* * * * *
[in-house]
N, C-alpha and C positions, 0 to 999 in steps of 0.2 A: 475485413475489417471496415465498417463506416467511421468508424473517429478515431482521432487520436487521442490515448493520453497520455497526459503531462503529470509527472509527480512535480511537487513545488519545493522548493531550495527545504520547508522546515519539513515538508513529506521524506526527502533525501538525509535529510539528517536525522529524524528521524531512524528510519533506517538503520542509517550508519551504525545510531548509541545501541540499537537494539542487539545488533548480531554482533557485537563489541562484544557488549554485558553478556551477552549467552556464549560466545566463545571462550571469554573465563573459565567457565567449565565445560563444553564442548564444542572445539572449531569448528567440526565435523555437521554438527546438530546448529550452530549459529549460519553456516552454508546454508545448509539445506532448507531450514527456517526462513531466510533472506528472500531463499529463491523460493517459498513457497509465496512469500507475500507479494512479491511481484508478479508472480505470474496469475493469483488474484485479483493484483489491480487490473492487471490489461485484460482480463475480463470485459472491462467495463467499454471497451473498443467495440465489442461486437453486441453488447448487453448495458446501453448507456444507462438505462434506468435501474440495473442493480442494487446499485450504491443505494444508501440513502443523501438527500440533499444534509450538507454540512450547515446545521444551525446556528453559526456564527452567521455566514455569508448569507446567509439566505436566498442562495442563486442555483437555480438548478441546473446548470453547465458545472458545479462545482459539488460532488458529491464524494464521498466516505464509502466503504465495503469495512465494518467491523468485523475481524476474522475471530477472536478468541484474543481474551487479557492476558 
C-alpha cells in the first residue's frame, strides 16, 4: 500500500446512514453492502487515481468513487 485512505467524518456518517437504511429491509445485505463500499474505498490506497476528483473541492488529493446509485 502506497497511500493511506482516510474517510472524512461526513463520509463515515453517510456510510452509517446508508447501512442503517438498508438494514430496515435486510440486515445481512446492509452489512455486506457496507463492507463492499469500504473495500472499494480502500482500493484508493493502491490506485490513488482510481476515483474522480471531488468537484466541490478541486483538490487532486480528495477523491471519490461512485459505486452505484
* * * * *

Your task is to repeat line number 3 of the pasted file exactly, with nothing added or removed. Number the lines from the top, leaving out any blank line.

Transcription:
C-alpha cells in the first residue's frame, strides 16, 4: 500500500446512514453492502487515481468513487 485512505467524518456518517437504511429491509445485505463500499474505498490506497476528483473541492488529493446509485 502506497497511500493511506482516510474517510472524512461526513463520509463515515453517510456510510452509517446508508447501512442503517438498508438494514430496515435486510440486515445481512446492509452489512455486506457496507463492507463492499469500504473495500472499494480502500482500493484508493493502491490506485490513488482510481476515483474522480471531488468537484466541490478541486483538490487532486480528495477523491471519490461512485459505486452505484